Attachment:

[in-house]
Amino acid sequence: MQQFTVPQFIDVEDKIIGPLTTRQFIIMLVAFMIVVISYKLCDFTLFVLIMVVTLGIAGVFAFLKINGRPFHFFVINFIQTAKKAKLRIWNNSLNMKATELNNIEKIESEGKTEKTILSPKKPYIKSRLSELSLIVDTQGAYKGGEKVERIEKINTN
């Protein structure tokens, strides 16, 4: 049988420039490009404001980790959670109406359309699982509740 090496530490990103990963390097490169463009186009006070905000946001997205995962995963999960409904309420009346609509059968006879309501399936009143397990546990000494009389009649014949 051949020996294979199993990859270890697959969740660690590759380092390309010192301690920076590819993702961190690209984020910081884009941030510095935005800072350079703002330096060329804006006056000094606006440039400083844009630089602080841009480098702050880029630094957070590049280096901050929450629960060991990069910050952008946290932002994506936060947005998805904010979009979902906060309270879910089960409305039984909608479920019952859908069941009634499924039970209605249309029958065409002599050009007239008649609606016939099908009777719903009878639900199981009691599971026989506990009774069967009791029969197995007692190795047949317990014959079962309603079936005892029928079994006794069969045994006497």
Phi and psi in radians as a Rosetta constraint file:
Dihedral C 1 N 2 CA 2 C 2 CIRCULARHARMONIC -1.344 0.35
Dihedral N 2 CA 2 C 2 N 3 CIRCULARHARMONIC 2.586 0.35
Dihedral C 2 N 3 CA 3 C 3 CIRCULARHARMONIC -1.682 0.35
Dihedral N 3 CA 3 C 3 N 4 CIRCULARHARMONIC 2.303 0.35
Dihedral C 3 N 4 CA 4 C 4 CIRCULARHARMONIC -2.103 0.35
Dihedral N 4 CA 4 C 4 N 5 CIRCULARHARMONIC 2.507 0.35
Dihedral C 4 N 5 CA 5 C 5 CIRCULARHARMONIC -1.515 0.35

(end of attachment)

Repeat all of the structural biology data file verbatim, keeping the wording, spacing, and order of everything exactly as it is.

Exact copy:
[in-house]
Amino acid sequence: MQQFTVPQFIDVEDKIIGPLTTRQFIIMLVAFMIVVISYKLCDFTLFVLIMVVTLGIAGVFAFLKINGRPFHFFVINFIQTAKKAKLRIWNNSLNMKATELNNIEKIESEGKTEKTILSPKKPYIKSRLSELSLIVDTQGAYKGGEKVERIEKINTN
């Protein structure tokens, strides 16, 4: 049988420039490009404001980790959670109406359309699982509740 090496530490990103990963390097490169463009186009006070905000946001997205995962995963999960409904309420009346609509059968006879309501399936009143397990546990000494009389009649014949 051949020996294979199993990859270890697959969740660690590759380092390309010192301690920076590819993702961190690209984020910081884009941030510095935005800072350079703002330096060329804006006056000094606006440039400083844009630089602080841009480098702050880029630094957070590049280096901050929450629960060991990069910050952008946290932002994506936060947005998805904010979009979902906060309270879910089960409305039984909608479920019952859908069941009634499924039970209605249309029958065409002599050009007239008649609606016939099908009777719903009878639900199981009691599971026989506990009774069967009791029969197995007692190795047949317990014959079962309603079936005892029928079994006794069969045994006497």
Phi and psi in radians as a Rosetta constraint file:
Dihedral C 1 N 2 CA 2 C 2 CIRCULARHARMONIC -1.344 0.35
Dihedral N 2 CA 2 C 2 N 3 CIRCULARHARMONIC 2.586 0.35
Dihedral C 2 N 3 CA 3 C 3 CIRCULARHARMONIC -1.682 0.35
Dihedral N 3 CA 3 C 3 N 4 CIRCULARHARMONIC 2.303 0.35
Dihedral C 3 N 4 CA 4 C 4 CIRCULARHARMONIC -2.103 0.35
Dihedral N 4 CA 4 C 4 N 5 CIRCULARHARMONIC 2.507 0.35
Dihedral C 4 N 5 CA 5 C 5 CIRCULARHARMONIC -1.515 0.35